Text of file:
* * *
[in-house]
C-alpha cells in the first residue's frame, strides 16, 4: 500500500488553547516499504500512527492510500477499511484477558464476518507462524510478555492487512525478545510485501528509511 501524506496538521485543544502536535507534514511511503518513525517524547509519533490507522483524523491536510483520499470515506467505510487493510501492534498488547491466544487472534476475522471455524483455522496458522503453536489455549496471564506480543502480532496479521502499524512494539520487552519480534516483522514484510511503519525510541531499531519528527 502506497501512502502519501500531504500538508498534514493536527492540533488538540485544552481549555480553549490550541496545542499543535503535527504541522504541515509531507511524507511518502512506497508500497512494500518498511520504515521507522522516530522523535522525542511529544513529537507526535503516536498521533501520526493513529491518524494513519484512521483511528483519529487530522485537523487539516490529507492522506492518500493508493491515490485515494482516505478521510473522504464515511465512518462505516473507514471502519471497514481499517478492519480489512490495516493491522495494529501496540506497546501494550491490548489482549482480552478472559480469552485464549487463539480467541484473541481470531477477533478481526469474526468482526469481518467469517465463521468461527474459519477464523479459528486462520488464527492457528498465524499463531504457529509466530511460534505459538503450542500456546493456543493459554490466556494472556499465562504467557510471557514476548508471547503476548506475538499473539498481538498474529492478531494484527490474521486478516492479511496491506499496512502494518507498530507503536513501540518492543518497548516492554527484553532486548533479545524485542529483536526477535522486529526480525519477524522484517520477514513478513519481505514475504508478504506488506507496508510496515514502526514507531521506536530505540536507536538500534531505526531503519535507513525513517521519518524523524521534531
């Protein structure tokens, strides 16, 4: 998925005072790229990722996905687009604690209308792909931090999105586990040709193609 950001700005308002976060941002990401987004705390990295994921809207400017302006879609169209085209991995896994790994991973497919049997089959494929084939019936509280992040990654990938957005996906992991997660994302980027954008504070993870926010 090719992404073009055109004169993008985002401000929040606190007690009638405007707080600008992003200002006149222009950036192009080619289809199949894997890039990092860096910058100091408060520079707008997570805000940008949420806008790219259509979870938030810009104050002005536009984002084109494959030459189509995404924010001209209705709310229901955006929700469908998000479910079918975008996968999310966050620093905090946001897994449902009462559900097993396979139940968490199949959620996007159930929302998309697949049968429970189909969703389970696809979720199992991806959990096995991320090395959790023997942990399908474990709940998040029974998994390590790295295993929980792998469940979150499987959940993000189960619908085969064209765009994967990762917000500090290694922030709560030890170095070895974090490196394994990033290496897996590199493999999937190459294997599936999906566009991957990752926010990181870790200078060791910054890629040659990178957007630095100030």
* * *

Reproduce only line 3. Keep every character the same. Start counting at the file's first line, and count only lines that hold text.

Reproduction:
């Protein structure tokens, strides 16, 4: 998925005072790229990722996905687009604690209308792909931090999105586990040709193609 950001700005308002976060941002990401987004705390990295994921809207400017302006879609169209085209991995896994790994991973497919049997089959494929084939019936509280992040990654990938957005996906992991997660994302980027954008504070993870926010 090719992404073009055109004169993008985002401000929040606190007690009638405007707080600008992003200002006149222009950036192009080619289809199949894997890039990092860096910058100091408060520079707008997570805000940008949420806008790219259509979870938030810009104050002005536009984002084109494959030459189509995404924010001209209705709310229901955006929700469908998000479910079918975008996968999310966050620093905090946001897994449902009462559900097993396979139940968490199949959620996007159930929302998309697949049968429970189909969703389970696809979720199992991806959990096995991320090395959790023997942990399908474990709940998040029974998994390590790295295993929980792998469940979150499987959940993000189960619908085969064209765009994967990762917000500090290694922030709560030890170095070895974090490196394994990033290496897996590199493999999937190459294997599936999906566009991957990752926010990181870790200078060791910054890629040659990178957007630095100030």